2021 is finally here, after a whirlwind 2020 – and many are hoping positive changes lie ahead.
In the new year ahead there are already some planned changes to laws and rules that you should be aware of, as they could affect you.
Following the UK’s decision to leave the European Union (EU), the government has had to introduce new laws which will come into force over the next few months.
The UK has now officially left the EU, ending free movement and simple trade between the continent and the UK.
This new deal made with the EU means cheap phone bills while travelling is a thing of the past, the Daily Mirror reports.
From new driving laws to travel restrictions, here are the changes coming in 2021.
New points-based immigration system
The UK has enjoyed free movement to and from the UK, but because of Brexit, it has now ended.
A new points-based immigration system will replace it.
As of January, non-UK residents who want to work in the country will have to have a skill level of “RQF3” or above (equivalent to A level).
Workers will need to be able to speak English and secure a salary from their sponsor which meets the threshold – £25,600 or the going rate for the job, whichever is higher.
Those who earn less, but no less than £20,480, can still apply to work by “trading” points against their salary.
Drivers banned from picking up mobile phones
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Drivers will need to be careful as new laws come into place this year.
It will become illegal for drivers to pick up their phones while driving.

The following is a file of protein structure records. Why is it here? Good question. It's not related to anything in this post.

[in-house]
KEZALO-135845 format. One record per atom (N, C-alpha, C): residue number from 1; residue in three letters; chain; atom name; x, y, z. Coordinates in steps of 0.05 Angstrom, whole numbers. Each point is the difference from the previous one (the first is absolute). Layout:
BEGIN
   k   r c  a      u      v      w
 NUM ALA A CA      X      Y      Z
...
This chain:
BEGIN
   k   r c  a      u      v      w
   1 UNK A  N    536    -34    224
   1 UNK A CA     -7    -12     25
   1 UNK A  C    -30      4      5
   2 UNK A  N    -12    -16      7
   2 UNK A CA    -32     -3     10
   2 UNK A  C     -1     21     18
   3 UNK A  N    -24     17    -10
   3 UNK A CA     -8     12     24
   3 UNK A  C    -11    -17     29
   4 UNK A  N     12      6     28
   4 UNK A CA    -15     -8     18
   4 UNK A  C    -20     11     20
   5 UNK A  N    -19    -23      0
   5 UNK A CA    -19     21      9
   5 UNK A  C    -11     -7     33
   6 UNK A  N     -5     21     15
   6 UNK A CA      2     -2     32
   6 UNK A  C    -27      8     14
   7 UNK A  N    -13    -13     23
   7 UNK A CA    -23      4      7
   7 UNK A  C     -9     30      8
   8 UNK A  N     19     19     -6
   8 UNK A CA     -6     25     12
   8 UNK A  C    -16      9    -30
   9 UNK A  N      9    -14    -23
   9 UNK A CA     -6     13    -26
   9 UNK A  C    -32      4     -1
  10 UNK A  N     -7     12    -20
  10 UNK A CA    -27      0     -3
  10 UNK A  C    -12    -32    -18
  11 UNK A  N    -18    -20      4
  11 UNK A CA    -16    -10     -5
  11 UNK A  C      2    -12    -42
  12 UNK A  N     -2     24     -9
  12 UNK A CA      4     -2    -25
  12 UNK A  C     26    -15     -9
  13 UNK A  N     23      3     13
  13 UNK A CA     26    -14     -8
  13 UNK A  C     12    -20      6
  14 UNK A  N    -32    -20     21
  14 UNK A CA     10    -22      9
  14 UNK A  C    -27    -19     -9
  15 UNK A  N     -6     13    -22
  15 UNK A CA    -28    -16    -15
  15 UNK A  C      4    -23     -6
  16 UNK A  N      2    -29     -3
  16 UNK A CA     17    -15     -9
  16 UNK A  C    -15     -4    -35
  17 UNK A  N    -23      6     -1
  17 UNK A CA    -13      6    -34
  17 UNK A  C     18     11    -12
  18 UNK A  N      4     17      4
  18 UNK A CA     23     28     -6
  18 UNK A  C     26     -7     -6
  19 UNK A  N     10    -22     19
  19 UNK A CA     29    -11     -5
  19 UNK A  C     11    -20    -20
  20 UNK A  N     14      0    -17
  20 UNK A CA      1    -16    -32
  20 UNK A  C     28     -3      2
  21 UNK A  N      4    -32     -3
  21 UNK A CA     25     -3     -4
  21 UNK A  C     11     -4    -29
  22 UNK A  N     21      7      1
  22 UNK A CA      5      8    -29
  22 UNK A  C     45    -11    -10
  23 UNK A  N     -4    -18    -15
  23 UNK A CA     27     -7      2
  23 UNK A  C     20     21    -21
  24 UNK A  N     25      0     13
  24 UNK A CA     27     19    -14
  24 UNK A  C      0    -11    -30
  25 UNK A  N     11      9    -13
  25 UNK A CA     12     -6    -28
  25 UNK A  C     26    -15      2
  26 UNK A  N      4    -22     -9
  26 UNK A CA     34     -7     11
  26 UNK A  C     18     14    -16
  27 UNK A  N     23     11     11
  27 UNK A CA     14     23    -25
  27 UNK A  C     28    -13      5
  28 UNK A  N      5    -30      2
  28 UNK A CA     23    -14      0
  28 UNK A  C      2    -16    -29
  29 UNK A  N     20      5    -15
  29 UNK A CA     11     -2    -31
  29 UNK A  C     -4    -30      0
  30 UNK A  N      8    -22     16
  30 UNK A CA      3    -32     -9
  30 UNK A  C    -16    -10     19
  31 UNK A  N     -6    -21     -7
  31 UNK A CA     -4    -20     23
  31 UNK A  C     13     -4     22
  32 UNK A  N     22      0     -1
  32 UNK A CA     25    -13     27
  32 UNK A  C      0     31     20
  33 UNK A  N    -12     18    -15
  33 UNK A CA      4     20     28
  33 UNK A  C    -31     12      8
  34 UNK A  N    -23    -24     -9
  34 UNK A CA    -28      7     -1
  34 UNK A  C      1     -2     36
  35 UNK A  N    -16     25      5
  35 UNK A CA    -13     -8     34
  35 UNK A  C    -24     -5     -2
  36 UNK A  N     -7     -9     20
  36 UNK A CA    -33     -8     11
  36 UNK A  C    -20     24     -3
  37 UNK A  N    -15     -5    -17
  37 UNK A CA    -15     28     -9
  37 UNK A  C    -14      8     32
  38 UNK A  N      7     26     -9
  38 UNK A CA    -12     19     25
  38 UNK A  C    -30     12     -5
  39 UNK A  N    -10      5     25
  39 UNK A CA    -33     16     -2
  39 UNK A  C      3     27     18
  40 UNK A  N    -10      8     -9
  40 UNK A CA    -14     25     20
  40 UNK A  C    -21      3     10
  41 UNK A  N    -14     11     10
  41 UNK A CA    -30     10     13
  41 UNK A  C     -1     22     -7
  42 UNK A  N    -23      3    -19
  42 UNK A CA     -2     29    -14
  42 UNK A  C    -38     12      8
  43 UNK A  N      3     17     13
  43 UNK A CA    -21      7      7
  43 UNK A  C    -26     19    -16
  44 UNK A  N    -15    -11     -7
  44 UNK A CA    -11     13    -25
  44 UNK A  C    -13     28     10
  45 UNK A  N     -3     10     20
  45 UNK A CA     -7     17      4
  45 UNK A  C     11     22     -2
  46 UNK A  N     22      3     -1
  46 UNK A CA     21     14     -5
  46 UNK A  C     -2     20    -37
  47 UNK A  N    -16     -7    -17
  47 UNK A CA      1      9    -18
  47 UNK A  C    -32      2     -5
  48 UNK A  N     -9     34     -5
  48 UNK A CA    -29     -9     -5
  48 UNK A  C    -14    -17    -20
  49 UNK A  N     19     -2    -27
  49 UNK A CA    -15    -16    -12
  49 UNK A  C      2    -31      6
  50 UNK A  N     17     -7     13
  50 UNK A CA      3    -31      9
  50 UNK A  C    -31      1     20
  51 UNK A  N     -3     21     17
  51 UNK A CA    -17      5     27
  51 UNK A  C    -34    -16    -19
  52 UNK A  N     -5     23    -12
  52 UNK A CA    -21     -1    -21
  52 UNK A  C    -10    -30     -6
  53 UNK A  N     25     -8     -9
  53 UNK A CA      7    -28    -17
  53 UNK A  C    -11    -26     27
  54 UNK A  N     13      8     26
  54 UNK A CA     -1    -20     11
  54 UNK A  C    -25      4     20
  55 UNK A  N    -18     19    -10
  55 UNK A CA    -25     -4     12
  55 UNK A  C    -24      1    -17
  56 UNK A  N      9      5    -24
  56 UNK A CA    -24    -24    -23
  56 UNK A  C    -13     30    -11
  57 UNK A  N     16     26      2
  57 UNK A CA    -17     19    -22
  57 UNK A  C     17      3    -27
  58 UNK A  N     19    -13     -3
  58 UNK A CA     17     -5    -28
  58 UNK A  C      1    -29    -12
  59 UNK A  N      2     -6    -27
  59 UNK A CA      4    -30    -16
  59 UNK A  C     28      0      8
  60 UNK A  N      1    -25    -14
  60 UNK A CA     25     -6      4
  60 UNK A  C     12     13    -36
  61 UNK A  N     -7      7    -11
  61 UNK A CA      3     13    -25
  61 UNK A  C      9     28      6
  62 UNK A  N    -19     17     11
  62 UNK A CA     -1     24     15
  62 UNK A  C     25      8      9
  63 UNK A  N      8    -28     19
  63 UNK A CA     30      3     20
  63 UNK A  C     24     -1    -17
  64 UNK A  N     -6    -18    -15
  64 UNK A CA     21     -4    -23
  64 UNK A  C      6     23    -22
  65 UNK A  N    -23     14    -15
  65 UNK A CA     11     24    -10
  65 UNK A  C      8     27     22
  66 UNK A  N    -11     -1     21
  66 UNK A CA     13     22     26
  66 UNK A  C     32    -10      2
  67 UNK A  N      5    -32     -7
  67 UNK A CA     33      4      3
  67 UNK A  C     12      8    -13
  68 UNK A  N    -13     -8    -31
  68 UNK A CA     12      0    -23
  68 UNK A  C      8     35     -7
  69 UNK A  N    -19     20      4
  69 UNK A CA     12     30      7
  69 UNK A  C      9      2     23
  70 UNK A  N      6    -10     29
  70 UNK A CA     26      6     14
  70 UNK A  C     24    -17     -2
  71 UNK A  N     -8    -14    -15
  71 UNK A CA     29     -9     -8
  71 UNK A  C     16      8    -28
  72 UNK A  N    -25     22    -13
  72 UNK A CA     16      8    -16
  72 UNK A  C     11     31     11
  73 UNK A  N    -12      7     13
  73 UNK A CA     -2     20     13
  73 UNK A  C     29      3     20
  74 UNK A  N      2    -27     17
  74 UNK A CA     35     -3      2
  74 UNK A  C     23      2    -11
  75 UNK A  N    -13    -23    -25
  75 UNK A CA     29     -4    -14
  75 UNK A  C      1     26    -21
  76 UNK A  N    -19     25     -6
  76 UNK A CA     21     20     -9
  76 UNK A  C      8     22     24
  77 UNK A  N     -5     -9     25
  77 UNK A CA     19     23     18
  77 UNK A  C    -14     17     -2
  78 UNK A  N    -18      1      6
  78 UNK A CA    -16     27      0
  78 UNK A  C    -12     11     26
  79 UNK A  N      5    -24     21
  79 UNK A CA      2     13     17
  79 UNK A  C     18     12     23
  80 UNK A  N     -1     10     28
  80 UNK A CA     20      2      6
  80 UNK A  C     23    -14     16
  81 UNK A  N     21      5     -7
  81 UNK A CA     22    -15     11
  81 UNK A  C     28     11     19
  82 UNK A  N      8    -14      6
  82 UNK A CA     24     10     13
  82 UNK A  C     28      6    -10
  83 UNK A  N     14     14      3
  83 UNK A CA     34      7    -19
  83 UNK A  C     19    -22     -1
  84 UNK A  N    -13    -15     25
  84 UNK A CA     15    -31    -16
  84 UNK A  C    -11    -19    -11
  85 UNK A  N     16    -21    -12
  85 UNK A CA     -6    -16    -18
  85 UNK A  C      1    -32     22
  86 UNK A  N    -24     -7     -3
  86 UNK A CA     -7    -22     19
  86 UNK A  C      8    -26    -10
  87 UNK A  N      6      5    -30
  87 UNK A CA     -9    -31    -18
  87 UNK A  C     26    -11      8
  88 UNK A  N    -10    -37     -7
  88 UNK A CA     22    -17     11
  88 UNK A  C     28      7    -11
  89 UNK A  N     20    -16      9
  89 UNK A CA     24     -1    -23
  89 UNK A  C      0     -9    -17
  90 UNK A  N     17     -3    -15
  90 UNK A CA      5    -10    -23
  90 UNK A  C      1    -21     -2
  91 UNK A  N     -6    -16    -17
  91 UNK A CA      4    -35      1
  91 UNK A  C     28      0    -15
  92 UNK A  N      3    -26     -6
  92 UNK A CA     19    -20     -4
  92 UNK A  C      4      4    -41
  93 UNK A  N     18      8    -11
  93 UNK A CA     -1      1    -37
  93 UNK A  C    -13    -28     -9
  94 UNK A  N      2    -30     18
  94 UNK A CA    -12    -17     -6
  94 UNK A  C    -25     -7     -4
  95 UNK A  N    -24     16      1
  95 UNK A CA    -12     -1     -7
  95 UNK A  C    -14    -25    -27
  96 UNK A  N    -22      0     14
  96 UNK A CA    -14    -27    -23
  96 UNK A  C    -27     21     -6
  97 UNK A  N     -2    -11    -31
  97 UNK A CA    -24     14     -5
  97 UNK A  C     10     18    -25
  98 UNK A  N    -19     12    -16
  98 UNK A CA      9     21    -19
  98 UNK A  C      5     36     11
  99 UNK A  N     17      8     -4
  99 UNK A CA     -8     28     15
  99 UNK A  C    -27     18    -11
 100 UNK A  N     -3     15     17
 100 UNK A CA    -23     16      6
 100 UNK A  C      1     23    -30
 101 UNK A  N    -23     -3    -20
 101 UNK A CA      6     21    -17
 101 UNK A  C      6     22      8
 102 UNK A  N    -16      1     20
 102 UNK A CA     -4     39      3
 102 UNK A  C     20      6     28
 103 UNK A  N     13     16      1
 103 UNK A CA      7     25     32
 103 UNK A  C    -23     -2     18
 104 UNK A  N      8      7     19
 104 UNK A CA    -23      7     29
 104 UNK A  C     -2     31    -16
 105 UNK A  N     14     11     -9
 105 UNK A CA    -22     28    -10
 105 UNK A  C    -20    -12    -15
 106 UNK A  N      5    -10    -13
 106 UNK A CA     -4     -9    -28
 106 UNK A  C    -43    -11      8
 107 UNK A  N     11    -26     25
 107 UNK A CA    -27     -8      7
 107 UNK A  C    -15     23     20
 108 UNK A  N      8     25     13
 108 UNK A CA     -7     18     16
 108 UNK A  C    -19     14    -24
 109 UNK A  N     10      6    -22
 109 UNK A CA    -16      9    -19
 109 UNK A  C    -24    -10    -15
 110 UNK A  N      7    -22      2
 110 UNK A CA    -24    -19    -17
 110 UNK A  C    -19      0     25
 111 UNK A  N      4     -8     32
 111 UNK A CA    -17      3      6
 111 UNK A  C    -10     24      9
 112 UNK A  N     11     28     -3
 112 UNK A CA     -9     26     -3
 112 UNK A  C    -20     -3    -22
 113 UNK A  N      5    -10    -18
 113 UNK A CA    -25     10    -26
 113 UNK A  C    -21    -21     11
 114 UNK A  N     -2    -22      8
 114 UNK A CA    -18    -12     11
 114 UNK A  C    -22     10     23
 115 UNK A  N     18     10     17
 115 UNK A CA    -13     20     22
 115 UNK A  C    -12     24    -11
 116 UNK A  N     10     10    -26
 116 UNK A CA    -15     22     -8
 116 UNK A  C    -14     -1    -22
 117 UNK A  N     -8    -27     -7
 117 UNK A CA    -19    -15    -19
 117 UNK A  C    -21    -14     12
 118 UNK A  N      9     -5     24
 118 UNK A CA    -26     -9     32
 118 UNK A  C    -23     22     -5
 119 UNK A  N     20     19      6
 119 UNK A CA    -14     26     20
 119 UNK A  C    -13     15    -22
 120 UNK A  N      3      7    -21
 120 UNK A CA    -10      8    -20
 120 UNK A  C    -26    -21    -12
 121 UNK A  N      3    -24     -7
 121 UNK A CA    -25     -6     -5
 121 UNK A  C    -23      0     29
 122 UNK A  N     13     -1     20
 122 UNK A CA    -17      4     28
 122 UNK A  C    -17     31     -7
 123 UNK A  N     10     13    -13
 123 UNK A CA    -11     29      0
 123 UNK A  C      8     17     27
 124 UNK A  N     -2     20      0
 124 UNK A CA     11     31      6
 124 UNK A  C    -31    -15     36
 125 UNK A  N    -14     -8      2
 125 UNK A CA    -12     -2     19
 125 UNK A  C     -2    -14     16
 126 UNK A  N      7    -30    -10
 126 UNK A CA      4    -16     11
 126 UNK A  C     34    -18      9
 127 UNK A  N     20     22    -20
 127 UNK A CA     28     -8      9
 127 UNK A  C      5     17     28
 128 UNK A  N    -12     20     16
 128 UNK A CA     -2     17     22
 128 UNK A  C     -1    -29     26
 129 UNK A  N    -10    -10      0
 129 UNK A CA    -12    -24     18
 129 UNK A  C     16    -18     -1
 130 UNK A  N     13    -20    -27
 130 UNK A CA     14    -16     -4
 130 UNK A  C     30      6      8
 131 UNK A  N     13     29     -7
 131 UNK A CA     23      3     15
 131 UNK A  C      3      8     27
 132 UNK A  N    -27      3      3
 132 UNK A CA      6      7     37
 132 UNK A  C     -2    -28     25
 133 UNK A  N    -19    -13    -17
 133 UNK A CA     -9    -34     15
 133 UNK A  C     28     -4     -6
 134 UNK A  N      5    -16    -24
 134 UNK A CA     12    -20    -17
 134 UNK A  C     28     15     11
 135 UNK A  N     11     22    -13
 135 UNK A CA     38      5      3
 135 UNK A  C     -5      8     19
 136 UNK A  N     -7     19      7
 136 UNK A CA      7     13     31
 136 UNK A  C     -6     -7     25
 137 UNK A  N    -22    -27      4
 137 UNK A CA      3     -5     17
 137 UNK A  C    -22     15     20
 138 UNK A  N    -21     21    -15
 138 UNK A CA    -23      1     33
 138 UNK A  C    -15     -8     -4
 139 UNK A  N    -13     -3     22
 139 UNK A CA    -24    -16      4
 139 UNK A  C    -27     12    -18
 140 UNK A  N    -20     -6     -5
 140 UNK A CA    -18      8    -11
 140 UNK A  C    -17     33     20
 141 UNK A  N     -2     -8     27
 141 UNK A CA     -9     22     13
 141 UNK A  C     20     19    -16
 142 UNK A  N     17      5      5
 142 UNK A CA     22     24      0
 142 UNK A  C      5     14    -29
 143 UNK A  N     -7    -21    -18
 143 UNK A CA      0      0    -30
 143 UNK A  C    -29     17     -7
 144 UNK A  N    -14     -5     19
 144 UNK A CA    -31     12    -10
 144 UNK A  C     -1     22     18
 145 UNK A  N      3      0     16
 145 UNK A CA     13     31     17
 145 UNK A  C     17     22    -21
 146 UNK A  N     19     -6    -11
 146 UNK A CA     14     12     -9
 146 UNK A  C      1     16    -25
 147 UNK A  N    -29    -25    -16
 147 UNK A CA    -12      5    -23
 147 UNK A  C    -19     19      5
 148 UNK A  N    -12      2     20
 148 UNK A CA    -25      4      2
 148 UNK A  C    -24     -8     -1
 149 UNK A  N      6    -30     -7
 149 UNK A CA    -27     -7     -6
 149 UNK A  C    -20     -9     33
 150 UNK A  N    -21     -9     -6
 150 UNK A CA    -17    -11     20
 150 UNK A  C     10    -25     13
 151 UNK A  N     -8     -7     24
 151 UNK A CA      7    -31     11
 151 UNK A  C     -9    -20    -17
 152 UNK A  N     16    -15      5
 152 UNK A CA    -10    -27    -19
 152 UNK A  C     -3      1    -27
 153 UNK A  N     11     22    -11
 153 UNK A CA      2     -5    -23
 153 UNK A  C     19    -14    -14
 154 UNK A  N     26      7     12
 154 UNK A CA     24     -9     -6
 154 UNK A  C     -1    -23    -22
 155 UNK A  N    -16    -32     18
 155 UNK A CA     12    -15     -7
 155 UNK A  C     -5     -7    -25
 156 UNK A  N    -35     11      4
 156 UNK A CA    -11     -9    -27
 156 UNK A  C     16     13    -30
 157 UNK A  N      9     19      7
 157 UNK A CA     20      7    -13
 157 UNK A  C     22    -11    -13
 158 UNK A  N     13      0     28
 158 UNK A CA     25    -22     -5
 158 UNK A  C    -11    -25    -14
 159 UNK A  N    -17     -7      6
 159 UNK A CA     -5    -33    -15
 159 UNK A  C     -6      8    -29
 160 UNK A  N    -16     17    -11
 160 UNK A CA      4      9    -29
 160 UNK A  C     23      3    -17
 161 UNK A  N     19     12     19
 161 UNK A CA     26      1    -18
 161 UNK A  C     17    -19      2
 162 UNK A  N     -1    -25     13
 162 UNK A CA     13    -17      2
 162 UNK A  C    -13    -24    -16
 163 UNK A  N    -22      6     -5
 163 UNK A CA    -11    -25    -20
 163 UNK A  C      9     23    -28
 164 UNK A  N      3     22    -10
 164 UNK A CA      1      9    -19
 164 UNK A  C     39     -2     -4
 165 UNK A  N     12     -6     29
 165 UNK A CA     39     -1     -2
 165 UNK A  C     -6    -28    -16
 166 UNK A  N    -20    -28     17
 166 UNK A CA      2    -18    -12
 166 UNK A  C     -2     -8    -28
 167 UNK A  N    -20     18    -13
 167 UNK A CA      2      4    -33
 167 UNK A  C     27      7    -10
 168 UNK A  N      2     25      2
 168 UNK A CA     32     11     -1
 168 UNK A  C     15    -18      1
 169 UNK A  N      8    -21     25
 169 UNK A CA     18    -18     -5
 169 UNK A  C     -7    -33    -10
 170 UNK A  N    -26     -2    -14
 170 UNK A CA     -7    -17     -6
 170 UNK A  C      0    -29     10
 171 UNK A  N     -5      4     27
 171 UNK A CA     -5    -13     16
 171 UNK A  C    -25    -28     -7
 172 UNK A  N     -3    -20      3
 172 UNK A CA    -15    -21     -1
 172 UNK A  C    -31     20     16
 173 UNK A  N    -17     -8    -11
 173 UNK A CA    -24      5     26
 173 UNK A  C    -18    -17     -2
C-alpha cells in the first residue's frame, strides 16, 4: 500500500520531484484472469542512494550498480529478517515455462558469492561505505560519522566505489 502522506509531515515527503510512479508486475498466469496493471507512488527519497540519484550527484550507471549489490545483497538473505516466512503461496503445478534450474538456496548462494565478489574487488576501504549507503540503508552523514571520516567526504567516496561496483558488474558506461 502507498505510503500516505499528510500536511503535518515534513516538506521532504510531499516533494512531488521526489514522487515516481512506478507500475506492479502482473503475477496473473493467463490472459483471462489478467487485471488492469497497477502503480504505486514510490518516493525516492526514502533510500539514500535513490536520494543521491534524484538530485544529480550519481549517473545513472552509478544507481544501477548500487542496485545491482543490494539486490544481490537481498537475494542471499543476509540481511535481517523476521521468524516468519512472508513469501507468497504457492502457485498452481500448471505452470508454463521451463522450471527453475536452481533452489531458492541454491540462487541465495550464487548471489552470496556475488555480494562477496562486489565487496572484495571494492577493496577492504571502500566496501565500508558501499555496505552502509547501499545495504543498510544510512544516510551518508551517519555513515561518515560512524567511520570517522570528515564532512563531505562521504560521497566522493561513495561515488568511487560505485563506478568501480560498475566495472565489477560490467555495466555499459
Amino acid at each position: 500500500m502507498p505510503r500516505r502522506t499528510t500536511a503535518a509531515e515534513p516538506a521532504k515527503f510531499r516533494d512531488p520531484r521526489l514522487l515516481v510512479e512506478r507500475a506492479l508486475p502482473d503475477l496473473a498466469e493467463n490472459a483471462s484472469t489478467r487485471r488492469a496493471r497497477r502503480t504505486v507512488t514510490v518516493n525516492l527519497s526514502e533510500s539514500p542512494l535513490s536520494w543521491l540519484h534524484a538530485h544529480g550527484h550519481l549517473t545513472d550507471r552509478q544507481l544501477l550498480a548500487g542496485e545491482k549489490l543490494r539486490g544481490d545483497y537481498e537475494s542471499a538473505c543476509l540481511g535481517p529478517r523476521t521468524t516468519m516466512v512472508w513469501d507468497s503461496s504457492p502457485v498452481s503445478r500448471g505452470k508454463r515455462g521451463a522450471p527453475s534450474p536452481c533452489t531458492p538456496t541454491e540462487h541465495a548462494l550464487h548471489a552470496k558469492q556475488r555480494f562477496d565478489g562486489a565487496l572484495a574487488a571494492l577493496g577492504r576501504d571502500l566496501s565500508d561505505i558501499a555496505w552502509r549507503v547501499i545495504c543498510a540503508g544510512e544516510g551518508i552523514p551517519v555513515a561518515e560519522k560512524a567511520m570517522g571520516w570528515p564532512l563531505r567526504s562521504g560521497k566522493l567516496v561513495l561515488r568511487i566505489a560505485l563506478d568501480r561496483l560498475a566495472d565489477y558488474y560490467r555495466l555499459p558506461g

Currently, there is a legal loophole which allows drivers to go unpunished for using a hand-held phone to take a photo or play a game.
End to free mobile roaming in Europe
Usually, when Brits have travelled to Europe, they have enjoyed free data roaming.
But as of January 1, phone companies will hit you with roaming charges for data services.
You have to check your phone provider to check if you are affected.
At the moment, EE, O2, Three and Vodaphone don’t plan on charging UK customers when they are in EU countries.
Return of blue passports
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The burgundy passport will be replaced with blue ones from mid-2021.
From next month you have to have at least six months left on your passport, which needs to be less than 10 years old, in order to travel to EU countries.
Tourists who are planning to stay under 90 days in the EU won’t need a visa, but they will do for longer trips and for work, study or business travel.
Changes to copyright law
A big change to copyright law means artists, musicians and publishers have a better chance of being paid when their works appear online.
As of January 1, bigger platforms will be legally responsible for the user-generated material they host in the EU.
They will have to obtain licenses from right-holders for the material.
European Health Insurance Card expires
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The European Health Insurance Card (EHIC)has meant that Brits can enjoy state-provided medical treatment in EU or EEA countries.
However, as of the end of 2020, the EHIC will no longer be valid.
Instead, travellers need to make sure they are covered by their own travel insurance.
There are some exceptions, such as UK students who started their course in the EU before the end of 2020, and UK state pensioners living in the EU before the end of 2020.
Complicated trade deals
Businesses who want to import and export from the EU will be required to make complicated customers declarations.
Customs duty and VAT will be added to all imports and live animals will be required to have specific licenses and certificates.
Even though it is part of the UK, Northern Ireland will be different and still follow the vast majority of EU rules.
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